We may have saved the Affordable Care Act – for now – but rest assured the GOP Congress will continue to do everything in its power to screw the American people for the benefit of for-profit health care and the pharmaceutical industry. The latest: a cloture filing by Senate Majority Leader Mitch McConnell ending debate on the FDA Reauthorization Act of 2017 – part of which will hand over $11.6 billion to Big Pharma.

At the heart of this boondoggle is an attachment to the bill, known as the “Orphan Product Extensions Now Accelerating Cures and Treatments,” or OPEN-ACT. Introduced by GOP Senator Orrin Hatch of Utah, this legislation has existed since 2014, and was considered an important component of the so-called “21st Century Cures Act.” The provision was removed before the 21st Century Cures Act was signed into law by President Obama last December. Ostensibly, this provision was put into place in order to “incentivize” pharmaceutical companies to make these drugs available more quickly., However, what it essentially does is make it legal for pharmaceutical companies to engage in even more price gouging.

The OPEN-ACT is modeled after similar regulations governing pediatric drugs, which was part of the 1997 FDA Modernization Act (FDAMA). Those provisions were intended to give drug companies incentives to develop “safe and effective therapies” for young patients by extending their patents on such drugs for six months – provided that the manufacturers have solid, scientific evidence that said medications are indeed “safe and effective.”

Of course, we have seen how well that’s been working out. The 21st Century Cures Act has already increased patient risks by “fast-tracking” approval of new, innovative drugs before they have undergone thorough testing and study. The OPEN-ACT will add insult to injury by allowing drug companies to charge whatever they like for life-saving treatments that could help those patients afflicted with rare diseases that the industry finds “unprofitable.” Even if those patients don’t wind up having to pay grossly inflated prices for their medications out of pocket, rest assured that the rest of us will ultimately wind up picking up the tab, either in the form of higher insurance premiums, or on April 15th.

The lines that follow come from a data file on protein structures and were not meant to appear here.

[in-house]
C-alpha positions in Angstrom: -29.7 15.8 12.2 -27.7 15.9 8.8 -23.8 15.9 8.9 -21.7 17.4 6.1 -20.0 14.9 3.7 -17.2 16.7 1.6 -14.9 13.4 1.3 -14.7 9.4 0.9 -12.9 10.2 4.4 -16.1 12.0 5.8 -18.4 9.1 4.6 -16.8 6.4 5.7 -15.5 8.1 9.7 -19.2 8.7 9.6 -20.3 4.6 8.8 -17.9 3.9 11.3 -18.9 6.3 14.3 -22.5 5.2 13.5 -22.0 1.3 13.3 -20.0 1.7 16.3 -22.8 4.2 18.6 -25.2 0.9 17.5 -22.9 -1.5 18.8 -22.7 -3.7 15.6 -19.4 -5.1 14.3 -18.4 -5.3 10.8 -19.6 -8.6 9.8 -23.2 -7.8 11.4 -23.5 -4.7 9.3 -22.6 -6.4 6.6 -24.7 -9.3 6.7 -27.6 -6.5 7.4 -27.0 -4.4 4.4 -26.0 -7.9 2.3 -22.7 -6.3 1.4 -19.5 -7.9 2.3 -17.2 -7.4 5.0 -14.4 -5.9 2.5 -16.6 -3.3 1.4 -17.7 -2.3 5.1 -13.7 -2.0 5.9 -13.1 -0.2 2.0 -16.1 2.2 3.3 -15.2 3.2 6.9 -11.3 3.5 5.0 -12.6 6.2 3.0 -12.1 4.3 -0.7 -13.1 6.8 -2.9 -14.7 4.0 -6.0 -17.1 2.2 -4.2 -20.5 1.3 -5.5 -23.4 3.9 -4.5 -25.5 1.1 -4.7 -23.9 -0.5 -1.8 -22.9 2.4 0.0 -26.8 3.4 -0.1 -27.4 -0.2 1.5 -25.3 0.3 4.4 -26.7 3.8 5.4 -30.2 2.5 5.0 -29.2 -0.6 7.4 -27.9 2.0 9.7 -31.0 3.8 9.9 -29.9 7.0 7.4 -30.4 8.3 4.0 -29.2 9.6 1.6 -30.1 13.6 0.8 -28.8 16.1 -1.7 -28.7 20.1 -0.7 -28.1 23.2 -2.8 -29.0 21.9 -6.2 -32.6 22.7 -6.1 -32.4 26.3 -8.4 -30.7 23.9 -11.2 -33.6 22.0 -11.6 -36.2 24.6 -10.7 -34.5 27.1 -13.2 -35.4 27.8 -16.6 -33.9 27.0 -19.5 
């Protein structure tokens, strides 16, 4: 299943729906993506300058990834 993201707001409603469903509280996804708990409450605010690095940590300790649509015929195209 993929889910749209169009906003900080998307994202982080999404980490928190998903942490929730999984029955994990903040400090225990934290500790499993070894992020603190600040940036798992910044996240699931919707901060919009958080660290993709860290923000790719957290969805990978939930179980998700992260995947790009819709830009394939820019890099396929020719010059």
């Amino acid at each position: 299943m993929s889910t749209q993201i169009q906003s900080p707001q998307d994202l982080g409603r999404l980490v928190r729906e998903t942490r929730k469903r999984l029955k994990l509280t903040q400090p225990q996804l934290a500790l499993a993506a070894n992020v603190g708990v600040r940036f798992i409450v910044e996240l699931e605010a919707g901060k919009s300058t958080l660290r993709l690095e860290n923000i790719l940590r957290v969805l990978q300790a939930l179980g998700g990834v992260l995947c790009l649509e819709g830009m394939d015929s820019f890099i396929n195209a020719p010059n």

This is just one more example of how Big Pharma asserts its stranglehold over the U.S. health care system as well as our democracy. Not surprisingly, Senator Hatch is the biggest beneficiary of the pharmaceutical industry’s largess, having received $471,000 in campaign contributions between 2010 and 2016 – while his colleague, Senator McConnell, raked in a cool $433,000.

Senator Hatch declares:

Since Congressman Henry Waxman and I first championed the Orphan Drug Act in 1983, helping medical innovators treat rare diseases has remained among my top priorities. This bill is a natural step in expanding that effort to close the gap for rare diseases that do not have treatments. My proposal builds on past work to ensure that rare disease patients have access to the treatments they need.”

Be that as it may, one suspects that it would not be quite as high of a priority for the esteemed senator if he and his colleagues weren’t so firmly in Big Pharma’s back pocket.

K.J. McElrath is a former history and social studies teacher who has long maintained a keen interest in legal and social issues. In addition to writing for The Ring of Fire, he is the author of two published novels: Tamanous Cooley, a darkly comic environmental twist on Dante's Inferno, and The Missionary's Wife, a story of the conflict between human nature and fundamentalist religious dogma. When not engaged in journalistic or literary pursuits, K.J. works as an entertainer and film composer.